A second word in the first part of the meme that is given a negative spin is “church.” I’d be the first to admit that there are plenty of churches that aren’t worthy of the title. Ingrown, judgmental, legalistic, these clusters of Christians give churches in general a bad name. Prison chaplain Lennie Spitale laments that many who find Christ and grow in their faith inside prison fall away once released. Though they try to go to church on the outside, too many Christians leave the impression that they have their act together. The ex-prisoner feels awkward and uncomfortable, often reconnecting instead with former friends with whom they fall back into destructive habits and patterns (Prison Ministry: Understanding Prison Culture Inside and Out [B & H Publishing, 2002, Kindle edition], 28).

potatoesBut I learned a lesson about potatoes that applies to churches. As a teen, my boss at the supermarket asked me to sort through a shopping cart filled with 10 lb. bags of potatoes. The bags were smelling ripe, so I ripped them open and dumped the potatoes out on the table. Usually, out of 20 or 25 good-sized potatoes, it was only 1 or 2 that were rotten. These I threw away, while the rest got bagged up for re-sale. So it is with churches. Some Christians in churches seem rotten, so much that we’d like to throw them away like I did with those putrid potatoes. But most believers are just fine, imperfect people like you and me who – by God’s grace – are coming to look more and more like Jesus. Will we throw away the whole bag of potatoes for the sake of a few smelly ones?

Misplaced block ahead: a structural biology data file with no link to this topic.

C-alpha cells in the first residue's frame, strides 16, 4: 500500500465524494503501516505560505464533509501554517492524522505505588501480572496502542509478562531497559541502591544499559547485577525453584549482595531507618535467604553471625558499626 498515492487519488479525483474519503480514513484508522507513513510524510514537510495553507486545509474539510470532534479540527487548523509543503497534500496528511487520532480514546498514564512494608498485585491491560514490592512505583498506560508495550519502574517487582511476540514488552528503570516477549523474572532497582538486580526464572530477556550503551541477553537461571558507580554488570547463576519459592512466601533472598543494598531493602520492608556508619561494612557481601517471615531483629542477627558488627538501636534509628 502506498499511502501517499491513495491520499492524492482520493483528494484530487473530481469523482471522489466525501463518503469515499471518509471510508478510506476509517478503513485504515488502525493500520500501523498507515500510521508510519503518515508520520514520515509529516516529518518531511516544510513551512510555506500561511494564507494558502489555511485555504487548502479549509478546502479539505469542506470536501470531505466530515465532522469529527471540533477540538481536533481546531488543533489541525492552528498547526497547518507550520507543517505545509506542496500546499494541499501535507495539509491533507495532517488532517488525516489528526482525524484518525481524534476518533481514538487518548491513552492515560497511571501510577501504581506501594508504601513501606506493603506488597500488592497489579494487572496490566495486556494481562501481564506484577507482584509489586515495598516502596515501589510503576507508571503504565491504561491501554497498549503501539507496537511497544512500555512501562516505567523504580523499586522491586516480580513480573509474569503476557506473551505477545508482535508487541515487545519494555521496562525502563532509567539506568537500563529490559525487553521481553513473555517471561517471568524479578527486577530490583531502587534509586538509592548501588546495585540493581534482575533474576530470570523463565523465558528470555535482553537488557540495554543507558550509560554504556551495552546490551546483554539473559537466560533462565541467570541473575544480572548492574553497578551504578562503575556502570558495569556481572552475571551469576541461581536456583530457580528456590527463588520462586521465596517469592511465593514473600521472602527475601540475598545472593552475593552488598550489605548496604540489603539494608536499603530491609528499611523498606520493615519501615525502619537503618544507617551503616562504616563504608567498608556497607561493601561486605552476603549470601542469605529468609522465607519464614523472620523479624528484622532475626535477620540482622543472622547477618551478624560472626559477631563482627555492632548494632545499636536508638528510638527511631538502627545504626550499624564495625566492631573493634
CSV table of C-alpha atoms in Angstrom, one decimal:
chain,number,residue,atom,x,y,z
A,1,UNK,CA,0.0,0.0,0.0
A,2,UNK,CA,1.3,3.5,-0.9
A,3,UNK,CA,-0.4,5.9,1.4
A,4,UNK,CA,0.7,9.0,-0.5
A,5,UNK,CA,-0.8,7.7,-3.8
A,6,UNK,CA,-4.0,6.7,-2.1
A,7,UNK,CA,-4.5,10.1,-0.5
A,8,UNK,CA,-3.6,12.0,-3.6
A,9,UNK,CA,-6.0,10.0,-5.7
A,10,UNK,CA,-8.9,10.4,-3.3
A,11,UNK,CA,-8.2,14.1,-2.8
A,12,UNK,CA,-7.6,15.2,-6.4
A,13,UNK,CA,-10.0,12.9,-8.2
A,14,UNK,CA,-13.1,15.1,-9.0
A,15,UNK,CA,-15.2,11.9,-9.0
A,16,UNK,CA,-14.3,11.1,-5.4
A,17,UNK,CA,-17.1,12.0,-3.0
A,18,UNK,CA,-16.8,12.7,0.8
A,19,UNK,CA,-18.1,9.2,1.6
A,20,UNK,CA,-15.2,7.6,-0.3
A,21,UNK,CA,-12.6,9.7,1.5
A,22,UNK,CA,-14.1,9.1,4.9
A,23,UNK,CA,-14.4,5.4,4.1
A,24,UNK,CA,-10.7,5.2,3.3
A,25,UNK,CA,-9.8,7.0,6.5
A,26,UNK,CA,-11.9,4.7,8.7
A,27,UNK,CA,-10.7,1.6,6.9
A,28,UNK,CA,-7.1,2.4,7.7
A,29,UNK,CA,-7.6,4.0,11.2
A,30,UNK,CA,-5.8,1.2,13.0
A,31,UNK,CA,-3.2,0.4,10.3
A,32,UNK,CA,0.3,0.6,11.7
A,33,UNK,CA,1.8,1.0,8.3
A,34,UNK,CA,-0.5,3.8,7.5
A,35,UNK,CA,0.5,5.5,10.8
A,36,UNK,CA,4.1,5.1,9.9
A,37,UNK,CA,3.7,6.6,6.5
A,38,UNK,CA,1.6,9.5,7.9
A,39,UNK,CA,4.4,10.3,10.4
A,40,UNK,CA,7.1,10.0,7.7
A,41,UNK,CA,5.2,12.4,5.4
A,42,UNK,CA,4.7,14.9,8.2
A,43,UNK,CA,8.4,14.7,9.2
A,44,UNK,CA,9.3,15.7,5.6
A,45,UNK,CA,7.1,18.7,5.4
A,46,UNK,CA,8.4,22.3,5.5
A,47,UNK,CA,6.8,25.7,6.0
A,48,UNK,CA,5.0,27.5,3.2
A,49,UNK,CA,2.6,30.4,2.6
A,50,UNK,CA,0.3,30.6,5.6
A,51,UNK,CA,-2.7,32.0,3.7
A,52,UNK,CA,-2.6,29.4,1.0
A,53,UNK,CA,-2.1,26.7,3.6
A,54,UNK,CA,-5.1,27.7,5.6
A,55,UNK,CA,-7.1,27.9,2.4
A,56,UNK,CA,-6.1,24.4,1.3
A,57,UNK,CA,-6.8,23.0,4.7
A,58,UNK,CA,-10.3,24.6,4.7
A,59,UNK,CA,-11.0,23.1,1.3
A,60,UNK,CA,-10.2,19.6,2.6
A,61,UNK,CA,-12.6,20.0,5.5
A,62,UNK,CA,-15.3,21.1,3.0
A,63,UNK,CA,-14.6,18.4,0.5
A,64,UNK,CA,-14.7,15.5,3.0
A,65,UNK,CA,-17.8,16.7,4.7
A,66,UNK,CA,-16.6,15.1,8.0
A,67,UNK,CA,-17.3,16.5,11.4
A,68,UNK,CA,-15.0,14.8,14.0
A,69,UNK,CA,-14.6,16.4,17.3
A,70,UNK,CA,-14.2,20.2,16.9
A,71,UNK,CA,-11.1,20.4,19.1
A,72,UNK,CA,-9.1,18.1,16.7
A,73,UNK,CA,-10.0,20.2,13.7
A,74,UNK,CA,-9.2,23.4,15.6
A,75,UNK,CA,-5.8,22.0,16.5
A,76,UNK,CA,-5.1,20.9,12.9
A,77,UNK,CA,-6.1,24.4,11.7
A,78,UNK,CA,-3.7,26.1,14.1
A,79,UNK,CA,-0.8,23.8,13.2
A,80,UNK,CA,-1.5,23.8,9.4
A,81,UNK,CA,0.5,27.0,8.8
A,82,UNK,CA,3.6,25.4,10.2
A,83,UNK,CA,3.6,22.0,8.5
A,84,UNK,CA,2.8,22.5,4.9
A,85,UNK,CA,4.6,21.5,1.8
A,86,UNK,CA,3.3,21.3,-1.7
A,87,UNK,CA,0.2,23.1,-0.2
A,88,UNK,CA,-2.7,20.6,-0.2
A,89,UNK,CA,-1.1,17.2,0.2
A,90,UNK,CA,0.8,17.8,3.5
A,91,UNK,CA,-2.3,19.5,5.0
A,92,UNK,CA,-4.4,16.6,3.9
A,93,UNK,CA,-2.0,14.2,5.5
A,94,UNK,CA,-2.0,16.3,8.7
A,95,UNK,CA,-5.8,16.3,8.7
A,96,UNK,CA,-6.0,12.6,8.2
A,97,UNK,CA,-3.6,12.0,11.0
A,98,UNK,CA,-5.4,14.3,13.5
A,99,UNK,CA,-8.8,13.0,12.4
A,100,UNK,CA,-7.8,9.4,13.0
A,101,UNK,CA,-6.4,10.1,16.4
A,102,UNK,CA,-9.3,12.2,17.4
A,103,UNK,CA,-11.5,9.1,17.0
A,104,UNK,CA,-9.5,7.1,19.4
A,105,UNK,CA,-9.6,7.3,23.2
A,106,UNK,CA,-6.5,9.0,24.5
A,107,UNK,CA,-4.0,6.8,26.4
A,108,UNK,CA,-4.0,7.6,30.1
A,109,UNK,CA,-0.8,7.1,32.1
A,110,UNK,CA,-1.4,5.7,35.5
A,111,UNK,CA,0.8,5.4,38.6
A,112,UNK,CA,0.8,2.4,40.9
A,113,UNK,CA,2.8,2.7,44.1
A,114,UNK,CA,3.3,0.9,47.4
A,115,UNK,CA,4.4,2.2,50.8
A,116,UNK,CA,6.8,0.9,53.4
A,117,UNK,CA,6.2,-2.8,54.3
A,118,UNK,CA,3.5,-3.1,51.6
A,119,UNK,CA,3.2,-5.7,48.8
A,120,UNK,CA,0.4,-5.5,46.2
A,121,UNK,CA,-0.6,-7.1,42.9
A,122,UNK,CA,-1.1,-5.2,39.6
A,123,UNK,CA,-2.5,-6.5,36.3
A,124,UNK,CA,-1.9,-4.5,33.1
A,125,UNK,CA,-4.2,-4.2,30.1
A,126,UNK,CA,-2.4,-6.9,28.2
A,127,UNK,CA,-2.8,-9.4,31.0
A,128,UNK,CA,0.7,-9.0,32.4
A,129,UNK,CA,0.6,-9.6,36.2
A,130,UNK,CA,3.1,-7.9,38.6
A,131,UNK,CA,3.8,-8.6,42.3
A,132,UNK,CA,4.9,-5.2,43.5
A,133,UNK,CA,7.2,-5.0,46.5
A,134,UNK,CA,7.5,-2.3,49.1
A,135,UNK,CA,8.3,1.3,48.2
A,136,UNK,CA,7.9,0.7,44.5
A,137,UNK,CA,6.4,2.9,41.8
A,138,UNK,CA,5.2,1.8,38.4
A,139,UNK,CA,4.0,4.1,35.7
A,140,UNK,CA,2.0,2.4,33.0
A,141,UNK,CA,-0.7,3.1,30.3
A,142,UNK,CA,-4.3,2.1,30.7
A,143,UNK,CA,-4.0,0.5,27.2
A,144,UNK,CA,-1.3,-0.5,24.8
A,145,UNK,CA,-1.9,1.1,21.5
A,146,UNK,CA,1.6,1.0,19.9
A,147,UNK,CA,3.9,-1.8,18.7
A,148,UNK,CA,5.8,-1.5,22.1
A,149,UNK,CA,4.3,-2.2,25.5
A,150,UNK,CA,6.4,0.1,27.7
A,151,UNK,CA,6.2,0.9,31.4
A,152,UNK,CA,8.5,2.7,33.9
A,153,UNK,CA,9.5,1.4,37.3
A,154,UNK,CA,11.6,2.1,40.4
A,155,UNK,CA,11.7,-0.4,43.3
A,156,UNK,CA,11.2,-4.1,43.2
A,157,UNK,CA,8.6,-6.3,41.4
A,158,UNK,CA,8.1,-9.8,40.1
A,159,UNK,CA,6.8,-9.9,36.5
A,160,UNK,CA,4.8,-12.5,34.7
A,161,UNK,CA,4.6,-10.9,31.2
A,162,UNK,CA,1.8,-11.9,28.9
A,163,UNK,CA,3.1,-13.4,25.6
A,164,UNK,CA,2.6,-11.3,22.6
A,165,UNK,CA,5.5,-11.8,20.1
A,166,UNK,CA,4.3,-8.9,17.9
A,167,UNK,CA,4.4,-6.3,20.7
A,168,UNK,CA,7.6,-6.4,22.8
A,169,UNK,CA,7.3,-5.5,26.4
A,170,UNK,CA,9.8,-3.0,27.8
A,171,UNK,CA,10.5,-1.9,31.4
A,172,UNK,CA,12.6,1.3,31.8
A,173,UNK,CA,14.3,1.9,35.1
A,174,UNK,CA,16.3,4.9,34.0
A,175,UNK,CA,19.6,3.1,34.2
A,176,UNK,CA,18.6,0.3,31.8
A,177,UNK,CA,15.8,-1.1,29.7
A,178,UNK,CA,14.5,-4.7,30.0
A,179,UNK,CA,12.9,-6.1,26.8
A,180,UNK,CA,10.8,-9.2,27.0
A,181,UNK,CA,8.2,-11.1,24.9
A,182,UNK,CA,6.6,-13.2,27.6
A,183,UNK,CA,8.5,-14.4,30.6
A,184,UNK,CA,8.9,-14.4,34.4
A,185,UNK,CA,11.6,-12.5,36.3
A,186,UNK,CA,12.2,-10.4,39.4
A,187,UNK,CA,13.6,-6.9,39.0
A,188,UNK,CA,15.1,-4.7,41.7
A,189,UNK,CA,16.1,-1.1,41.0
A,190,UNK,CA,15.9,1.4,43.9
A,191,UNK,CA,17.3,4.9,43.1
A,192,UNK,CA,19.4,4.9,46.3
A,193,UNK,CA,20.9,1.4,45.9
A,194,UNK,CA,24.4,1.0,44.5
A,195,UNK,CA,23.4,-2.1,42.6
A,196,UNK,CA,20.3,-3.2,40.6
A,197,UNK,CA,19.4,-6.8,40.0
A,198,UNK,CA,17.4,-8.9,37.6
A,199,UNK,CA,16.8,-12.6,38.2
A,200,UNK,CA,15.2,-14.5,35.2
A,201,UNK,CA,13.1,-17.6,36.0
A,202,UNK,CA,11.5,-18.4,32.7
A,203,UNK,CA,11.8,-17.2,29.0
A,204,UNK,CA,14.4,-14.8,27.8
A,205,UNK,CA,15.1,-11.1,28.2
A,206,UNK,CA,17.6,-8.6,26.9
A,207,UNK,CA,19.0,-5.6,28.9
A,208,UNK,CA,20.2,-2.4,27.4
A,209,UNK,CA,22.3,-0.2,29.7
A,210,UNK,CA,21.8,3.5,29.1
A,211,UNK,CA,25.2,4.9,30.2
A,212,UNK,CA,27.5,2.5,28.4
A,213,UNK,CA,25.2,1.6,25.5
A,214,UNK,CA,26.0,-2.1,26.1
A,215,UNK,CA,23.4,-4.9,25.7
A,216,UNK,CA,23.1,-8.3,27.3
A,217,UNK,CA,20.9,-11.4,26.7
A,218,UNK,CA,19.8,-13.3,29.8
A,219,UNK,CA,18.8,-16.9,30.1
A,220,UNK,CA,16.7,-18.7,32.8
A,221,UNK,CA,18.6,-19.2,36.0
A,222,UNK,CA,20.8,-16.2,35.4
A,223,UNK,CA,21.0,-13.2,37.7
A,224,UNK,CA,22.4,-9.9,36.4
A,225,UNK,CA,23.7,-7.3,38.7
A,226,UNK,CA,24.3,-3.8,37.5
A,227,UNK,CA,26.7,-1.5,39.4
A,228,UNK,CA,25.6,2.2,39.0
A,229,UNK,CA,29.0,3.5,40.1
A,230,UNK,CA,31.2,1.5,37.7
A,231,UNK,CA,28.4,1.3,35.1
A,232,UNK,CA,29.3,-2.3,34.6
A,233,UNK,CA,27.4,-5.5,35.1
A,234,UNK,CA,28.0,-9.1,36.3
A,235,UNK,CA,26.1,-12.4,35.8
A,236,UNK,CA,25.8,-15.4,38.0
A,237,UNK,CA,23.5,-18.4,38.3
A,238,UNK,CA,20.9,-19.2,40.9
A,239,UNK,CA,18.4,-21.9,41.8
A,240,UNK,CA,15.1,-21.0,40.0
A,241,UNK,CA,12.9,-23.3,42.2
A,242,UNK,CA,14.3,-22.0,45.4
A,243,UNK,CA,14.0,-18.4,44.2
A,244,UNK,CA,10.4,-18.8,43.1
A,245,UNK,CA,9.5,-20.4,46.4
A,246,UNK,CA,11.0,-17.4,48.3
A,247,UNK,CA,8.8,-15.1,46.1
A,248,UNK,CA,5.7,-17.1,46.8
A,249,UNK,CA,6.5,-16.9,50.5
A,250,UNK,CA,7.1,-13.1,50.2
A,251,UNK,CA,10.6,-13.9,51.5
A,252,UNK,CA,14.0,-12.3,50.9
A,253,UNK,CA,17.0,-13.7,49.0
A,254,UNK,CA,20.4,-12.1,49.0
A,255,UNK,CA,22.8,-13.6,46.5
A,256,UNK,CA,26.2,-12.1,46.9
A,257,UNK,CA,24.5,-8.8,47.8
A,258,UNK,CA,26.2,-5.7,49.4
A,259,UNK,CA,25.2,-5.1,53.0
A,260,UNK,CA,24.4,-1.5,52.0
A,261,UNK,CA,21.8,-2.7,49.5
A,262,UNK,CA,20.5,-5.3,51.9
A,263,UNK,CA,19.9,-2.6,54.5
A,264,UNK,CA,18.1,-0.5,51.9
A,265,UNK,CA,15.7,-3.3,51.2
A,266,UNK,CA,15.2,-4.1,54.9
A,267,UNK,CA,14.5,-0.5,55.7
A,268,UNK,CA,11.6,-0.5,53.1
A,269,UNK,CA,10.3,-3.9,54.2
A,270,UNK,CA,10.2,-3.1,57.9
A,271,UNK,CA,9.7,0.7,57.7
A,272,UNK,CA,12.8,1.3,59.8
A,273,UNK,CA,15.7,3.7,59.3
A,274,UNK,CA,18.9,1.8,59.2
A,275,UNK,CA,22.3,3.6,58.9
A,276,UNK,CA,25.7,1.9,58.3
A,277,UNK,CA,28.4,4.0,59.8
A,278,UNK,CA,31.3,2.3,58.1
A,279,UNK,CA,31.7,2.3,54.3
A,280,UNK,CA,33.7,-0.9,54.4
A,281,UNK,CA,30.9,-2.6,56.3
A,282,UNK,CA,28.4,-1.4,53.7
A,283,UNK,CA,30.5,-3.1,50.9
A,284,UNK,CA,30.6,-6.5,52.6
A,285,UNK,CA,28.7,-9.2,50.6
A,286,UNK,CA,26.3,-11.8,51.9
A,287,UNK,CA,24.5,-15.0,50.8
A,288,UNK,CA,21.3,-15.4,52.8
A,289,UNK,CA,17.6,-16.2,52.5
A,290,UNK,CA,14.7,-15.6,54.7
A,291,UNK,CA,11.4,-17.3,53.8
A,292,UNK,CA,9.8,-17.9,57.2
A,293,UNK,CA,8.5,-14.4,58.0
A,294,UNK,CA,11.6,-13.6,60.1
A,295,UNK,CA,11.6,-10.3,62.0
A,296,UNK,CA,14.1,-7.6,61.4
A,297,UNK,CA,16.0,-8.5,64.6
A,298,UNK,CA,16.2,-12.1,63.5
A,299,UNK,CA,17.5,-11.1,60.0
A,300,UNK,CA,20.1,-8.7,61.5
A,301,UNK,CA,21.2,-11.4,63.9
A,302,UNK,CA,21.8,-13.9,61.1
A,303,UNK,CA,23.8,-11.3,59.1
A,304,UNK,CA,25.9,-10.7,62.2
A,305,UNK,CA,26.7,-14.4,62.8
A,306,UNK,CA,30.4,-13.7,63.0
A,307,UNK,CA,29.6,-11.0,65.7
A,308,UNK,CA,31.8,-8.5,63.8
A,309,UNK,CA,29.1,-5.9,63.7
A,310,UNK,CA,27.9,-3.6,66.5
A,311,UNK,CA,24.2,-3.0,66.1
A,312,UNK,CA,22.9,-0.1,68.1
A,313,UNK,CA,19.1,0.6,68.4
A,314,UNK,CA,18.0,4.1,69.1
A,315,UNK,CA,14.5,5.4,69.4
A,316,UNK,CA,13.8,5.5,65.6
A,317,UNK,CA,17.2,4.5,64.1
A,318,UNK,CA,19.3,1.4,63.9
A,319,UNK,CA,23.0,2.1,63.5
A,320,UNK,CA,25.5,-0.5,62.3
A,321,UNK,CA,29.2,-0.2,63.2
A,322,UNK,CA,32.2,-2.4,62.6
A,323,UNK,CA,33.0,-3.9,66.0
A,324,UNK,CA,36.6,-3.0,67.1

Church is not just an option for the believer. It’s a necessity. The writer to the Hebrews urged his readers to keep coming together for worship and mutual encouragement (Hebrews 10:25). Likewise, John Wesley (1703-91)  identified 5 crucial “means of grace” that help us grow in our faith. These are prayer, reading the Bible, fasting, the Lord’s Supper, and “Christian conference.” By “Christian conference” he meant every way that believers come together. This involves weekly worship on Sundays but also includes being part of a small group where we can take care of each others’ needs, pray for each other, laugh together and – when necessary – warn a brother or sister when we see something creeping into their lives that risks drawing them away from God.

The community of faith has been so positive, so life-giving and joyful for me across the years that it’s rare for my mind to wander during worship to somewhere else I’d rather be. Instead, on the occasional Sunday morning when job duties and airline travel schedules keep me away from church, my mind often wanders there, with questions like:

-I wonder what songs they’re singing?

-I hope the pastor’s sermon series continues well today.

-Do you think that Joe’s job search we’ve been praying for has turned anything up?

-Today’s the day that the Smith’s baby gets baptized. They must be excited!

Relationship, religion, church – what powerful words! I’m glad that when it comes to us and God, we need not choose between them. They each have their place in our Christian vocabulary. By the strength of our example, energized by the Holy Spirit, let us make each of these words attractive and winsome in the eyes of our culture.

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Image credit (potatoes): thekitchencousins.com